Many people know juniper berries as the ingredient to flavor gin. Indeed, the name gin is derived from the Dutch “jenever,” which means juniper. The Dutch were also the first to invent the juniper-flavored drink centuries ago. We also know juniper for its ornamental use, but it actually has many medicinal benefits as well.
Juniper berries have a warming, stimulating, diuretic action so they are beneficial for the kidneys and bladder. I use juniper berries combined with cleavers and uva ursi in a tincture for bladder and urinary tract difficulties. They are also an aid for chronic cystitis and help dissolve kidney stones. The berries improve the overall digestion by increasing the body fluids necessary to break down food. In topical remedies, juniper berries are effective for joint pain, rheumatoid arthritis and nerve and muscle problems. Juniper essential oil is helpful to relieve nausea and morning sickness. The berries and oil are valuable for chest colds, coughs and lung ailments in a topical balm that I prepare. According to one clinical study, juniper berries contain high amounts of antioxidants. However, excessive use of juniper may cause kidney irritation.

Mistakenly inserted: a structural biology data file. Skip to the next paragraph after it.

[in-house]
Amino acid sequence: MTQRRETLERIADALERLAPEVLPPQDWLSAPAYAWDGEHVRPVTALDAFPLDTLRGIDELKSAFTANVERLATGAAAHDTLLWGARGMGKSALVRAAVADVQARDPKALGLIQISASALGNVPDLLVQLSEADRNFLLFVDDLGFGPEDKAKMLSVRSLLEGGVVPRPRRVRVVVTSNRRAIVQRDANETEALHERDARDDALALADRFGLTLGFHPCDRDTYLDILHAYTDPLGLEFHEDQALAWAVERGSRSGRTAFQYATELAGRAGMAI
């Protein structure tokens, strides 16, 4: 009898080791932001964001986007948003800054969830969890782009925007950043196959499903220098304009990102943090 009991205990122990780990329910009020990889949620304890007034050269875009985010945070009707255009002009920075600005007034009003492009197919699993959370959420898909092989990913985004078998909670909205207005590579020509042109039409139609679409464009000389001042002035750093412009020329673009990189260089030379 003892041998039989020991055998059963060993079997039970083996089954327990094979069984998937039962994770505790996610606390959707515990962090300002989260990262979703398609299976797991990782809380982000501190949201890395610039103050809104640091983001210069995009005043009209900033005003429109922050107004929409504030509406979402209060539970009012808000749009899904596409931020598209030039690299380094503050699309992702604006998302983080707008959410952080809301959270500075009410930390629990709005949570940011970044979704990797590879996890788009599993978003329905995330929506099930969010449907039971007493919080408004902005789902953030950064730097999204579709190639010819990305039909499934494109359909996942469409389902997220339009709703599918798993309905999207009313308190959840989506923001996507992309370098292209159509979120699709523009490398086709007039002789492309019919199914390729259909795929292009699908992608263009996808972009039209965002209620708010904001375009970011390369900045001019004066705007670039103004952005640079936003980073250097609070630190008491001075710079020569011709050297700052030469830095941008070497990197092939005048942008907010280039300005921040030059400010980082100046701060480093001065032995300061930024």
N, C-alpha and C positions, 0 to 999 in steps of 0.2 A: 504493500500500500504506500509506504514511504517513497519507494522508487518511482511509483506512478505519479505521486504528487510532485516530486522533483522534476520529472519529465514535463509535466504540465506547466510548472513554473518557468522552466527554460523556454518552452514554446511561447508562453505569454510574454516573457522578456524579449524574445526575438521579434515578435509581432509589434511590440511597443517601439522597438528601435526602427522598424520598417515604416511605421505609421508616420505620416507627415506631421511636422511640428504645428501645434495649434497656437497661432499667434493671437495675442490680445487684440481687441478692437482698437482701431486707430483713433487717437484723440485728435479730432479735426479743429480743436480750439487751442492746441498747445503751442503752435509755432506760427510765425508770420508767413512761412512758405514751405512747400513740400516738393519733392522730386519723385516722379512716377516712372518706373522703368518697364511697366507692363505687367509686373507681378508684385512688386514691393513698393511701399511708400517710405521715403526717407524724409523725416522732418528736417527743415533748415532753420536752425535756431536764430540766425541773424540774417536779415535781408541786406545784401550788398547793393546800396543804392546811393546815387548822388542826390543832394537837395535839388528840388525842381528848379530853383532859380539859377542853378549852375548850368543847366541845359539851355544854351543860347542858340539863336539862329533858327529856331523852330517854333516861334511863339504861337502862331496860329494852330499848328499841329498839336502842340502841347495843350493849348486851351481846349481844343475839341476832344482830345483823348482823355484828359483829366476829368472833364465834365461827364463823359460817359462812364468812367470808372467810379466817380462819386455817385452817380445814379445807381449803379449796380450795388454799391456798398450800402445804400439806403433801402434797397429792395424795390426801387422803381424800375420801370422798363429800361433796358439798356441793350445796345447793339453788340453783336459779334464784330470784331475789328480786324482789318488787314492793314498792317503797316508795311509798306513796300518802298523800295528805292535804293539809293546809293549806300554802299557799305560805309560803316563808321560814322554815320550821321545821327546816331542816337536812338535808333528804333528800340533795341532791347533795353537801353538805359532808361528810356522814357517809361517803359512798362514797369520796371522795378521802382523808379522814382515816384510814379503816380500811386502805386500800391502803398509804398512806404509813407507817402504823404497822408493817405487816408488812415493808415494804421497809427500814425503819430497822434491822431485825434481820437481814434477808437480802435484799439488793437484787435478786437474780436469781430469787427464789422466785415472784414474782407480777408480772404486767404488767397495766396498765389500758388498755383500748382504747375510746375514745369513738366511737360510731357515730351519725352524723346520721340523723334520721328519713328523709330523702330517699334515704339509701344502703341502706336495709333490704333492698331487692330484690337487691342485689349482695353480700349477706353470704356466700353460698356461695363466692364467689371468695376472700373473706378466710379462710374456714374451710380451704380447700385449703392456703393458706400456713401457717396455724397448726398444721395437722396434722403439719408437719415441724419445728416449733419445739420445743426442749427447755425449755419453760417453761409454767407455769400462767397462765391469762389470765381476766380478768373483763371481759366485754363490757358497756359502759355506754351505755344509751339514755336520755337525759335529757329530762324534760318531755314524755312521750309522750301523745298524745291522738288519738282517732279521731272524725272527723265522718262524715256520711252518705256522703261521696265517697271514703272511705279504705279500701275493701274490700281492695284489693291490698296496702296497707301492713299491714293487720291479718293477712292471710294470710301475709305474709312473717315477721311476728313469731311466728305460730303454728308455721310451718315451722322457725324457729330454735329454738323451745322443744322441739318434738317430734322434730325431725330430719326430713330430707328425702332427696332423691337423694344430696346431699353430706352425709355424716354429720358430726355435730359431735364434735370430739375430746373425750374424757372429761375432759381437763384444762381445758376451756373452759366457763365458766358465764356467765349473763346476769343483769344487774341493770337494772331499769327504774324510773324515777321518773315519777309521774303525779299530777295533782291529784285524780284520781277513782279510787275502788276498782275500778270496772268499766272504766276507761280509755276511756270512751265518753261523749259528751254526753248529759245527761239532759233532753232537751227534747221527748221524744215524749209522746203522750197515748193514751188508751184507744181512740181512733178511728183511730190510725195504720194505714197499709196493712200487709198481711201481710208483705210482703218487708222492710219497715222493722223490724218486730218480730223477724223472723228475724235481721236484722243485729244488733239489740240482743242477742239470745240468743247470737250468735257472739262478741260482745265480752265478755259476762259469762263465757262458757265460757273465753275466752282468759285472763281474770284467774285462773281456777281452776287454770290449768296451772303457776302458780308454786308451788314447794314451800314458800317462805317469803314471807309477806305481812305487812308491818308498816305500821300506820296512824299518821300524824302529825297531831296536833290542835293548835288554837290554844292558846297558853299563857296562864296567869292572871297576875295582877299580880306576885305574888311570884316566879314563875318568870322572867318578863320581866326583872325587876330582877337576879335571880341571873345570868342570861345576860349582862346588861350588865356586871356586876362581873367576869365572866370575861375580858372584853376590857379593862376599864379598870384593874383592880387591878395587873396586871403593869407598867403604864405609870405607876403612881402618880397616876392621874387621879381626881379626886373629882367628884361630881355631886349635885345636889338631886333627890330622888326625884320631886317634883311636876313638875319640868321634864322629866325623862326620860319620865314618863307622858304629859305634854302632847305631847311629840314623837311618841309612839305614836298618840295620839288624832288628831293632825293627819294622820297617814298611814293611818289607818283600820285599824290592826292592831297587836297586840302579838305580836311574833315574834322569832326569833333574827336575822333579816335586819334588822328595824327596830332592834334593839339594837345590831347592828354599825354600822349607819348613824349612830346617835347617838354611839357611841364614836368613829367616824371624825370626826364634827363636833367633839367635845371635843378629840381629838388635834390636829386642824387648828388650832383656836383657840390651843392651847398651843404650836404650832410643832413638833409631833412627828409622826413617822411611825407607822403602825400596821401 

The berries have a bitter, pungent aroma and flavor. Crushed berries can be added to marinades for meats and in a stuffing for poultry. There are recipes for the berries with cabbage and mulled pears and other dishes. Juniper is a coniferous bush or tree. The berries are harvested after three years from the female plant, but you must have both male and female to cultivate berries. Berries are picked in the fall when they are deep blue. When dried they are a purplish-black color. Try out a juniper berry recipe for a stimulating herbal formula.